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Opus 76 / Alan Morrison

Bach / Locklair / Sessler / Morrison / Santora
Release Date: 05/11/2010 
Label:  Aca Digital   Catalog #: 20108   Spars Code: n/a 
Composer:  Eric SesslerAnne WilsonJoseph JongenDan Locklair,   ... 
Performer:  Alan Morrison
Conductor:  Mischa Santora
Number of Discs: 1 
Recorded in: Stereo 
Length: 1 Hours 10 Mins. 

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Notes and Editorial Reviews

OPUS 76 Mischa Santora, cond; 1 CO of Philadelphia; 1 Alan Morrison (org) ACA 20108 (69:35)

SESSLER 1 Organ Concerto. WILSON Toccata. BACH Concerto in a , BWV 593. Read more class="COMPOSER12">JONGEN Prière. LOCKLAIR Rubrics: The Peace May Be Exchanged. HAMPTON 5 Dances

The title of this release refers not to a piece of music but rather to the organ recorded: the much-anticipated Fred J. Cooper Memorial Organ in Verizon Hall of the Kimmel Center for the Performing Arts in Philadelphia. The instrument, opus 76 (2006) of Dobson Pipe Organ Builders, is the largest mechanical-action instrument in an American concert hall. Superb organist Alan Morrison (a faculty member at the Curtis Institute in Philadelphia) has programmed a CD intended to show off the various capabilities of the instrument. Morrison has always been a champion of living American composers, and the major work on the CD is the organ concerto of Eric Sessler (one of Morrison’s colleagues at Curtis). Morrison had recorded a solo piece of Sessler (b. 1969) on one of his previous CDs and when a commission from the Curtis Symphony arose, Sessler decided to write an organ concerto for Morrison to premiere on the Verizon Hall instrument. The work contains three movements: “Electric Daydreams” (inspired by the electric guitar music that preoccupied Sessler’s youth); “A Child’s Night Journey” (a nocturnal fantasy inspired by watching his daughter sleep); and “Momentum” (a movement originally left untitled until Morrison, while listening to a computer demo of the work in his car, found himself unwittingly driving 90 miles per hour by the time the music finished). The piece is appealingly colorful, and the organ and orchestra are well integrated. The recent years have seen more organ concerti being created than the available performance opportunities probably justify, but Sessler has written a work that deserves future hearings.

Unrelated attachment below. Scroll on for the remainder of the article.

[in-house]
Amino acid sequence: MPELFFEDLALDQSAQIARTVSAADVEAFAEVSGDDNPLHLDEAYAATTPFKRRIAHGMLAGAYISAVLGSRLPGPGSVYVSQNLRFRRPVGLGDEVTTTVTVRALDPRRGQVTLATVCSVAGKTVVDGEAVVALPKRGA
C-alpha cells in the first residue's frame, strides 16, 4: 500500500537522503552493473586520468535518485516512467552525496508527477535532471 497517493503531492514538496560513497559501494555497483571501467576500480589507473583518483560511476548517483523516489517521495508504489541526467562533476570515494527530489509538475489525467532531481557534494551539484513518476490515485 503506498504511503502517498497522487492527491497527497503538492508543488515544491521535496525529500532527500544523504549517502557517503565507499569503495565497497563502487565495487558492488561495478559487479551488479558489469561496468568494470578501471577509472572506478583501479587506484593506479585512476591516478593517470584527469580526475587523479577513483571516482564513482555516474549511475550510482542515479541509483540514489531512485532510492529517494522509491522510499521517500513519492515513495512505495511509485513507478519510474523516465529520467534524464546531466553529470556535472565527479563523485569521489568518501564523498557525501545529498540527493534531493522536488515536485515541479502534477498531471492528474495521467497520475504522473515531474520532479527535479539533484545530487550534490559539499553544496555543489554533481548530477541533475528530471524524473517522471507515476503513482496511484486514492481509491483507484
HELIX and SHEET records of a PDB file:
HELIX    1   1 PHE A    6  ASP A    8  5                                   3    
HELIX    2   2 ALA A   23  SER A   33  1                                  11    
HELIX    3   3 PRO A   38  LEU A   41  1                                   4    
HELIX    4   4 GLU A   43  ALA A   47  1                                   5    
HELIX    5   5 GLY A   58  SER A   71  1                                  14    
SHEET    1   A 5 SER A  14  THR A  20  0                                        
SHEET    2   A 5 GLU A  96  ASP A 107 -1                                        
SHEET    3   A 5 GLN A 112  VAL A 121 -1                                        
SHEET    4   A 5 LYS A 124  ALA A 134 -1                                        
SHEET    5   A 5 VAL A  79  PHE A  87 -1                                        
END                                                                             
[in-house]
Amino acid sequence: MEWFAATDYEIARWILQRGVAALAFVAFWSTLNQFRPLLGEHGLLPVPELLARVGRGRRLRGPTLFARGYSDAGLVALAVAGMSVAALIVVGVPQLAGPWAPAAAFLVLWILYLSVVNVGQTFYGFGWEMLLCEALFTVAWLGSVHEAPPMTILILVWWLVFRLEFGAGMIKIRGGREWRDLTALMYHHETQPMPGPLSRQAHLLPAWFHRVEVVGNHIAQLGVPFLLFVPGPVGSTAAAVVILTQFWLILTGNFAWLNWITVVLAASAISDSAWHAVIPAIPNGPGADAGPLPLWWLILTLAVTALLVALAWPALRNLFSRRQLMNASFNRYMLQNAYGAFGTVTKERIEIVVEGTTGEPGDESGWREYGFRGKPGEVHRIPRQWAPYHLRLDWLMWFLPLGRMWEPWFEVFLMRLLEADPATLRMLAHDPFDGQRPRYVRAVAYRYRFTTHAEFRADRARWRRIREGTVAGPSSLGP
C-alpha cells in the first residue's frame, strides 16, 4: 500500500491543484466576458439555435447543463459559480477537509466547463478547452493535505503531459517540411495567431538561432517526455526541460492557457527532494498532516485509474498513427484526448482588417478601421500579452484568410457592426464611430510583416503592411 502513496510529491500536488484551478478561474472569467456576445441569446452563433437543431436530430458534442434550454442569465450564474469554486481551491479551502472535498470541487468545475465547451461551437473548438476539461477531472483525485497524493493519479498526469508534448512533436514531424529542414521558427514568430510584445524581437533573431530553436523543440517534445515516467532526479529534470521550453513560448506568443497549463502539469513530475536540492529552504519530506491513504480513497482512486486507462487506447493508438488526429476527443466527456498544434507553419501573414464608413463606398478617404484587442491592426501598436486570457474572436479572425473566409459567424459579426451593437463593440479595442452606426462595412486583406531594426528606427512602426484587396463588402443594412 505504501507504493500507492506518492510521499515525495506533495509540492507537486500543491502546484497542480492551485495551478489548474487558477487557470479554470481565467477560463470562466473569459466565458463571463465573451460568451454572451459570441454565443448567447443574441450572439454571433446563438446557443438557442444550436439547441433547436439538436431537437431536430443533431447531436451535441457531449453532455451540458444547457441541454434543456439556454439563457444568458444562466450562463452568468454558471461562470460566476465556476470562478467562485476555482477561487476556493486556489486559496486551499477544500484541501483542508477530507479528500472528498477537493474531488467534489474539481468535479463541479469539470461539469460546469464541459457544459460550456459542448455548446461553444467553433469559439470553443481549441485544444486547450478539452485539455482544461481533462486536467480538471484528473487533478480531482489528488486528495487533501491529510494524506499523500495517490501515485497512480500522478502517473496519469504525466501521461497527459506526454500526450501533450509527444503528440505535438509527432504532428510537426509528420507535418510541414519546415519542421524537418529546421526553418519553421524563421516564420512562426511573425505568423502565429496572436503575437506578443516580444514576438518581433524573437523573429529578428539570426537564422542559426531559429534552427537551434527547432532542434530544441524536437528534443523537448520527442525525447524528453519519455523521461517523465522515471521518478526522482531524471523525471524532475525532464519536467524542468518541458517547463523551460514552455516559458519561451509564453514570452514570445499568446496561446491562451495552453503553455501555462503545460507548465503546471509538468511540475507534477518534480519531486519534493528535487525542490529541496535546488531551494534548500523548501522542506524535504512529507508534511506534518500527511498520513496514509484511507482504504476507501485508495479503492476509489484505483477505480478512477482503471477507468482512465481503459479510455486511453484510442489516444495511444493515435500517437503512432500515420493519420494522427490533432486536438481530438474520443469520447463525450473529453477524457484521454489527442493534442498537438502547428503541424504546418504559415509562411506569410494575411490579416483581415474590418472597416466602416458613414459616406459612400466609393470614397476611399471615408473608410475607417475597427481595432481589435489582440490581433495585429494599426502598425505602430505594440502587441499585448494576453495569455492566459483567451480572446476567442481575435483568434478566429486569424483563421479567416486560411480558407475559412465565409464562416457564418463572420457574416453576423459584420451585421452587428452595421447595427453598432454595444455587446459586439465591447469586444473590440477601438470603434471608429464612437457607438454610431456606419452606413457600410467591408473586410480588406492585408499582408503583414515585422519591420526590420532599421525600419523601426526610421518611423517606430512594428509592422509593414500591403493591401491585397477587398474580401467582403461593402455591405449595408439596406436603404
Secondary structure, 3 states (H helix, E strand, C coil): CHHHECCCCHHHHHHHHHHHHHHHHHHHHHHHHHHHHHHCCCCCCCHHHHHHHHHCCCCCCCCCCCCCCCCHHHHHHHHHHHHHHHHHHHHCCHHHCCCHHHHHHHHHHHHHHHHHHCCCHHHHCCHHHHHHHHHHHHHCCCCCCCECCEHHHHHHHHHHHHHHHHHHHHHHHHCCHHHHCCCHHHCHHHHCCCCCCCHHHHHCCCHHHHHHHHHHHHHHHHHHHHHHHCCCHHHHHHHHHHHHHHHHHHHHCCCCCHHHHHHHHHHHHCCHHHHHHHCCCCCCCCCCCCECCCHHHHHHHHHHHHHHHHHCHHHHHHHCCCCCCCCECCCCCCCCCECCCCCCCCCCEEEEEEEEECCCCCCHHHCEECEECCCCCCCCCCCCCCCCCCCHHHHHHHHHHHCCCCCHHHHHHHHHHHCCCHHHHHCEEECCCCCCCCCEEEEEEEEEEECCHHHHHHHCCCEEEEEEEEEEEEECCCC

Cleveland-based composer Anne Wilson is best known as an organist herself (particularly through her organ duo performances with Todd Wilson). Her Toccata (2001) has been making the rounds in recent years in the recital repertoire of a number of young organists. Most seem to find it exciting, though I have always felt it comes off as a rather heavy-handed piece.

Two works of the European standard repertoire form the inner tracks of the disc. BWV 593 is the most often played of Bach’s solo concerto transcriptions after Vivaldi (and other composers). The Belgian composer Joseph Jongen is remembered almost exclusively for his organ compositions, particularly a work for organ and orchestra. Prière is a quiet and lush meditation.